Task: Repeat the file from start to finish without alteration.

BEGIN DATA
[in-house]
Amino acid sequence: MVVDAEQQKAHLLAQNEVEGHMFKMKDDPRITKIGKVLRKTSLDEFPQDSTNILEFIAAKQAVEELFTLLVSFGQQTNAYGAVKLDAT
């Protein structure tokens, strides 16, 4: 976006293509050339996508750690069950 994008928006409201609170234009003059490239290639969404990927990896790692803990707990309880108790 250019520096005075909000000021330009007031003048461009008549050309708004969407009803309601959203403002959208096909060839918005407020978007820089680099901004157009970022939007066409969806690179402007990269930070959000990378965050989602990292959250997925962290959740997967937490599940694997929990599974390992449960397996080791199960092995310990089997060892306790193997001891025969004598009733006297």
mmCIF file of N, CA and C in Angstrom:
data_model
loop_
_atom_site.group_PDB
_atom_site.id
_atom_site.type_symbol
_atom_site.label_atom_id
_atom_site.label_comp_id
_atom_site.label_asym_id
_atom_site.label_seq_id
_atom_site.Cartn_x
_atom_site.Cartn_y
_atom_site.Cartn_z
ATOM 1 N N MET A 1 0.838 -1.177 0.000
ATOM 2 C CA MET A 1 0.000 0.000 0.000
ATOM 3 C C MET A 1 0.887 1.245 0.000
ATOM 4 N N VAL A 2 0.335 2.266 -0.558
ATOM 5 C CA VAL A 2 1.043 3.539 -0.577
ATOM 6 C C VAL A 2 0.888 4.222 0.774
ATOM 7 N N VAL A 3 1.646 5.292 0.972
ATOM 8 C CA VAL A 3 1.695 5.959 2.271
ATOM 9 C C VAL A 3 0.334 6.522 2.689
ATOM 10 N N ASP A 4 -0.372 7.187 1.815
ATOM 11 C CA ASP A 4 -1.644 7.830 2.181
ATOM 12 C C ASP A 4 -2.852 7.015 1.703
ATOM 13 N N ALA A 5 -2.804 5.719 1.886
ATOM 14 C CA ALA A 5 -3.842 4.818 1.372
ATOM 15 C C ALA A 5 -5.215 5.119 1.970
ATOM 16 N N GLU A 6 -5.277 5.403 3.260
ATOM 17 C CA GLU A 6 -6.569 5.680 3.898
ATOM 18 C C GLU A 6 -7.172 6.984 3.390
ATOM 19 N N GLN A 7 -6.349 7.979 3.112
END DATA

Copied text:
[in-house]
Amino acid sequence: MVVDAEQQKAHLLAQNEVEGHMFKMKDDPRITKIGKVLRKTSLDEFPQDSTNILEFIAAKQAVEELFTLLVSFGQQTNAYGAVKLDAT
């Protein structure tokens, strides 16, 4: 976006293509050339996508750690069950 994008928006409201609170234009003059490239290639969404990927990896790692803990707990309880108790 250019520096005075909000000021330009007031003048461009008549050309708004969407009803309601959203403002959208096909060839918005407020978007820089680099901004157009970022939007066409969806690179402007990269930070959000990378965050989602990292959250997925962290959740997967937490599940694997929990599974390992449960397996080791199960092995310990089997060892306790193997001891025969004598009733006297």
mmCIF file of N, CA and C in Angstrom:
data_model
loop_
_atom_site.group_PDB
_atom_site.id
_atom_site.type_symbol
_atom_site.label_atom_id
_atom_site.label_comp_id
_atom_site.label_asym_id
_atom_site.label_seq_id
_atom_site.Cartn_x
_atom_site.Cartn_y
_atom_site.Cartn_z
ATOM 1 N N MET A 1 0.838 -1.177 0.000
ATOM 2 C CA MET A 1 0.000 0.000 0.000
ATOM 3 C C MET A 1 0.887 1.245 0.000
ATOM 4 N N VAL A 2 0.335 2.266 -0.558
ATOM 5 C CA VAL A 2 1.043 3.539 -0.577
ATOM 6 C C VAL A 2 0.888 4.222 0.774
ATOM 7 N N VAL A 3 1.646 5.292 0.972
ATOM 8 C CA VAL A 3 1.695 5.959 2.271
ATOM 9 C C VAL A 3 0.334 6.522 2.689
ATOM 10 N N ASP A 4 -0.372 7.187 1.815
ATOM 11 C CA ASP A 4 -1.644 7.830 2.181
ATOM 12 C C ASP A 4 -2.852 7.015 1.703
ATOM 13 N N ALA A 5 -2.804 5.719 1.886
ATOM 14 C CA ALA A 5 -3.842 4.818 1.372
ATOM 15 C C ALA A 5 -5.215 5.119 1.970
ATOM 16 N N GLU A 6 -5.277 5.403 3.260
ATOM 17 C CA GLU A 6 -6.569 5.680 3.898
ATOM 18 C C GLU A 6 -7.172 6.984 3.390
ATOM 19 N N GLN A 7 -6.349 7.979 3.112